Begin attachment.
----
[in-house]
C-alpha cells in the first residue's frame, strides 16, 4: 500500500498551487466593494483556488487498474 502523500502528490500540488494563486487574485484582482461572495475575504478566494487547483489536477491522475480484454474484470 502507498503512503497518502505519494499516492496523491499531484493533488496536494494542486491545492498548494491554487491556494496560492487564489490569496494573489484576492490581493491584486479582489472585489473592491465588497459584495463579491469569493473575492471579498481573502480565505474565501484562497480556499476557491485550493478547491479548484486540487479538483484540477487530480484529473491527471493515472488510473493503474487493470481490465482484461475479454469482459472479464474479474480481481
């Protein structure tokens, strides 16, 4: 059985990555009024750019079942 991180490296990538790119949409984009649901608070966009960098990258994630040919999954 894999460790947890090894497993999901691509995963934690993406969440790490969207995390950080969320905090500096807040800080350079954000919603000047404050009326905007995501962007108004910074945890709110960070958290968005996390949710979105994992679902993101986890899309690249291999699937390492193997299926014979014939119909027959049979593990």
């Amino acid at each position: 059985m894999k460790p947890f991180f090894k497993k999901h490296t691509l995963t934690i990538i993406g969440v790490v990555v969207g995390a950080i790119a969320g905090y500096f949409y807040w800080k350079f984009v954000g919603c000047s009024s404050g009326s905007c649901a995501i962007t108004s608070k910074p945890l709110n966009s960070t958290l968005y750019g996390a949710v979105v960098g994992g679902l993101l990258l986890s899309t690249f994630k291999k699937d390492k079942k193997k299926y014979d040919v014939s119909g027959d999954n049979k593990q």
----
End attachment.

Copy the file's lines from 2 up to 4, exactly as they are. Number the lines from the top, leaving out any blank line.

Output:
C-alpha cells in the first residue's frame, strides 16, 4: 500500500498551487466593494483556488487498474 502523500502528490500540488494563486487574485484582482461572495475575504478566494487547483489536477491522475480484454474484470 502507498503512503497518502505519494499516492496523491499531484493533488496536494494542486491545492498548494491554487491556494496560492487564489490569496494573489484576492490581493491584486479582489472585489473592491465588497459584495463579491469569493473575492471579498481573502480565505474565501484562497480556499476557491485550493478547491479548484486540487479538483484540477487530480484529473491527471493515472488510473493503474487493470481490465482484461475479454469482459472479464474479474480481481
């Protein structure tokens, strides 16, 4: 059985990555009024750019079942 991180490296990538790119949409984009649901608070966009960098990258994630040919999954 894999460790947890090894497993999901691509995963934690993406969440790490969207995390950080969320905090500096807040800080350079954000919603000047404050009326905007995501962007108004910074945890709110960070958290968005996390949710979105994992679902993101986890899309690249291999699937390492193997299926014979014939119909027959049979593990």
């Amino acid at each position: 059985m894999k460790p947890f991180f090894k497993k999901h490296t691509l995963t934690i990538i993406g969440v790490v990555v969207g995390a950080i790119a969320g905090y500096f949409y807040w800080k350079f984009v954000g919603c000047s009024s404050g009326s905007c649901a995501i962007t108004s608070k910074p945890l709110n966009s960070t958290l968005y750019g996390a949710v979105v960098g994992g679902l993101l990258l986890s899309t690249f994630k291999k699937d390492k079942k193997k299926y014979d040919v014939s119909g027959d999954n049979k593990q």